To illustrate the jigsaw puzzle that explains health and food disparities in low-income communities, comparisons between two low-income communities, Flint and Detroit, reveal a lack of grocery stores with affordable prices and the abundance of fast-food restaurant are key challenges linked to adverse health issues such as obesity, high blood pressure and diabetes. “It basically confirmed that there’s a lot of junk food on kids’ menus in poorer neighborhoods of urban areas,” said Rick Sadler, assistant professor in MSU’s College of Human Medicine’s Division of Public Health — Flint campus, who co-authored in 2018 a study on how students who attend schools in urban areas with high levels of socioeconomic distress consume foods with low levels of nutritional value such as fast-food.
Fast-food frequency in Detroit
“The number of fast food restaurants are too many to count, but I would say more than 10,” said Detroit resident Darion Jackson. “It’s harder to find healthier options when all you’re surrounded with is fast food.”
This video recorded while driving through Detroit shows fast-food restaurants dominated city blocks. Kenneth Matthews, a Detroit resident, agrees with Jackson on the increasing number of fast food restaurant in the city. Systemic racism
Sadler credits systemic racism as the root cause for food disparities.
By Cydni Robinson
Clinton County Chatter Staff Reporter
Michigan State University Extension helps people in different counties in Michigan like Clinton County improve their lives by bringing the vast knowledge resources of MSU to individuals, communities and businesses, according to MSU Extension’s Web page. For more than 100 years, MSU Extension has helped grow Michigan’s economies by providing information to help people do their jobs better, raise healthy families, build their communities and empower children to dream of a successful future. MSU Extension for Clinton County offers a lot of programs fitting into categories like Clinton County 4-H, agriculture, nutrition & health, children youth and families, dairy and nurturing and parenting. “I think extension is very important. They are the conduits through which we transfer the research and knowledge from MSU to actual applications in communities,” said Dr. Laura Reese, professor of political science at MSU.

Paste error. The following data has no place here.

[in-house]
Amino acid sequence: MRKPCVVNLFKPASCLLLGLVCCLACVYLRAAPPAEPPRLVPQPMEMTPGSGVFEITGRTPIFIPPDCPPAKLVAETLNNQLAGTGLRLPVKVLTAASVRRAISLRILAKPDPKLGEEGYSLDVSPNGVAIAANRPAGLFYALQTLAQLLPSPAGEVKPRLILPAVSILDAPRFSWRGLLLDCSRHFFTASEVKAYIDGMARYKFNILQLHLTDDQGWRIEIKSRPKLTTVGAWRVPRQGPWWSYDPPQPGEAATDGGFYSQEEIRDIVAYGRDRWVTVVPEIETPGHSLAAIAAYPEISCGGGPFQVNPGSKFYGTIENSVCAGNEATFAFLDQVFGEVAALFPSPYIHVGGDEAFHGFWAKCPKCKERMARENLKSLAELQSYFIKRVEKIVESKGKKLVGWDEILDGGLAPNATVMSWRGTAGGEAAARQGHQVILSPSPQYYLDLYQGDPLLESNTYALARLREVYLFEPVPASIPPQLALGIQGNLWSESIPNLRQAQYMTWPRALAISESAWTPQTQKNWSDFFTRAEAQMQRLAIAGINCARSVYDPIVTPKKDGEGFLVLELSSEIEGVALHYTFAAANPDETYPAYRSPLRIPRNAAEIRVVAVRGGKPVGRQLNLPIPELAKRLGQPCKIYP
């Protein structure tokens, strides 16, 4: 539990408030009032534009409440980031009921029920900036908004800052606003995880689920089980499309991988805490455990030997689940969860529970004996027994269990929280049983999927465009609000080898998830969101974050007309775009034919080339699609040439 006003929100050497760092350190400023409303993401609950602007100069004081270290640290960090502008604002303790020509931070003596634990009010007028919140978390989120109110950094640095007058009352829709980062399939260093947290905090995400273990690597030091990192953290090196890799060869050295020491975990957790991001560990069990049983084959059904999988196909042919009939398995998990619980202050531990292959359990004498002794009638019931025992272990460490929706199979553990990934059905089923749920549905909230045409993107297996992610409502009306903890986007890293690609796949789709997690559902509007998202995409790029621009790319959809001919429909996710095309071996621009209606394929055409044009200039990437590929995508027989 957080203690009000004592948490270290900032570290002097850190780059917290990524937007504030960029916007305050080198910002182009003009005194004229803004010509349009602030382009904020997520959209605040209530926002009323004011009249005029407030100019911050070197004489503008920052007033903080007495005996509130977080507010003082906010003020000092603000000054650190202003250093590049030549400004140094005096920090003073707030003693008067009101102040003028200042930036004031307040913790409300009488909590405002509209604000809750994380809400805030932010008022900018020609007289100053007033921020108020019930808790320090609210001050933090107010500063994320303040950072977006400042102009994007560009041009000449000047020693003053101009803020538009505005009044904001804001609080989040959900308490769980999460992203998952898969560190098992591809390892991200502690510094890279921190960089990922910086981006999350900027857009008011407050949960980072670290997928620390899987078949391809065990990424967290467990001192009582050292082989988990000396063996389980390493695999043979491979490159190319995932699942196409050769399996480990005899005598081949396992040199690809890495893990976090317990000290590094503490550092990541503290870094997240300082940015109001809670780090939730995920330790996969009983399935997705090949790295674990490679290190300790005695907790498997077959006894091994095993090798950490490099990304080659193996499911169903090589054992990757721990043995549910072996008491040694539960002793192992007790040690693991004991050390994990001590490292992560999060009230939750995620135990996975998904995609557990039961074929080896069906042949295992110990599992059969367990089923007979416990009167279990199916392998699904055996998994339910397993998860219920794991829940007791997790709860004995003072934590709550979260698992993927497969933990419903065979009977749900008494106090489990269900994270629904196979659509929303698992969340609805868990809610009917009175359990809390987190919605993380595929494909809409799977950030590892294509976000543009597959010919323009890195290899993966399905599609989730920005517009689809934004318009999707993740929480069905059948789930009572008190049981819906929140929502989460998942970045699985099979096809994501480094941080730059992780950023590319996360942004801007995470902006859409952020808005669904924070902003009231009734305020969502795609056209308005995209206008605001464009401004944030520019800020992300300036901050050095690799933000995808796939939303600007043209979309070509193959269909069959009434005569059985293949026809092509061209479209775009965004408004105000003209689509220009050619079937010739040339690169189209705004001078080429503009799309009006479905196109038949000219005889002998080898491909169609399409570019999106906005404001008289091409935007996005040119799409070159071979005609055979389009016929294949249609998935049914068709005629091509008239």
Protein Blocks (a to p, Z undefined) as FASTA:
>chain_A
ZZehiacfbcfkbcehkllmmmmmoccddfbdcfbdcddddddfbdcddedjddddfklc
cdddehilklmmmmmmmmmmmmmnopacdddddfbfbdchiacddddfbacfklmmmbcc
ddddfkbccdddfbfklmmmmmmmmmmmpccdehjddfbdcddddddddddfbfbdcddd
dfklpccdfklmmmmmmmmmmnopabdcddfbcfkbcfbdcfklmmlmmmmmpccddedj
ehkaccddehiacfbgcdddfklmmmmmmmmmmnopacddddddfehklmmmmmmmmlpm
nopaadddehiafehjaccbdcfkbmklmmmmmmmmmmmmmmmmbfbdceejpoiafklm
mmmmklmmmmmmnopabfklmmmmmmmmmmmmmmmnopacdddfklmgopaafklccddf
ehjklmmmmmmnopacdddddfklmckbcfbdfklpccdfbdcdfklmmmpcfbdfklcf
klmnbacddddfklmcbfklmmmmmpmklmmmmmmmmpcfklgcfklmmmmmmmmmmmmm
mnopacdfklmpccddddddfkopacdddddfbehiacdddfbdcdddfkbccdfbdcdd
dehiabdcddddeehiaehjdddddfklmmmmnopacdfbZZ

By Katie Winkler
Clinton County Chatter staff reporter
ST. JOHNS — Downtown St. Johns can expect a new development in the next year to replace the parking lot on the corner of Higham and Spring streets, parallel to the downtown strip. But not everyone is happy about that. Last winter, city officials of St.
By BECKY McKENDRY
Capital News Service
LANSING – In only three weeks the state’s Medicaid expansion program that gives health coverage to low-income residents is almost halfway to its yearly signup goal. The Healthy Michigan program started enrolling low-income residents for comprehensive health coverage on April 1. By April 21, nearly 140,000 people had signed up for the plan – 43 percent of the 320,000 people the state hoped would enroll by the end of the year. Coverage under Healthy Michigan provides all services required by federal standards, such as emergency services, maternity care and mental health treatment. The program’s rapid success is a pleasant surprise, said Angela Minicuci, public information officer for the Michigan Department of Community Health.
By YANJIE WANG
Capital News Service
LANSING — Lawmakers have taken a step toward standardizing legal representation for low-income people accused of crimes. The proposal by Rep. Tom McMillin, R-Rochester, would establish an independent Michigan Indigent Defense Commission to issue minimum standards to ensure the constitutional rights of defendants who cannot afford to hire a lawyer. “We have to be more ensuring that there is a reasonable defense for the indigents,” McMillin said. According to a recent report by a state advisory commission, problems in the current system include a heavy workload for lawyers, lack of independence and lack of experience among those handling complex cases. Meanwhile, each county determines what level of service is adequate and how each county will fund it.
By EDITH ZHOU
Capital News Service
LANSING – A new Vulnerable Household Warmth Fund in the Department of Human Services is temporarily replacing a decade-old state program to help low-income residents heat their homes this winter. The fund will provide $58 million to help consumers pay their gas and electric bills. That’s less than $87 million available last year and $89 million in 2010 when the program was under the public service commission, according to its reports. “With the cuts to the fund, many seniors and low-income residents will be paying more to keep their homes warm in the months ahead,” said Judy Putnam, the communications director of the Michigan League for Human Services, an advocacy group. “While the Vulnerable Household Warmth Fund is better than no assistance, it was a ‘fix’ to something that was never broken,” she said.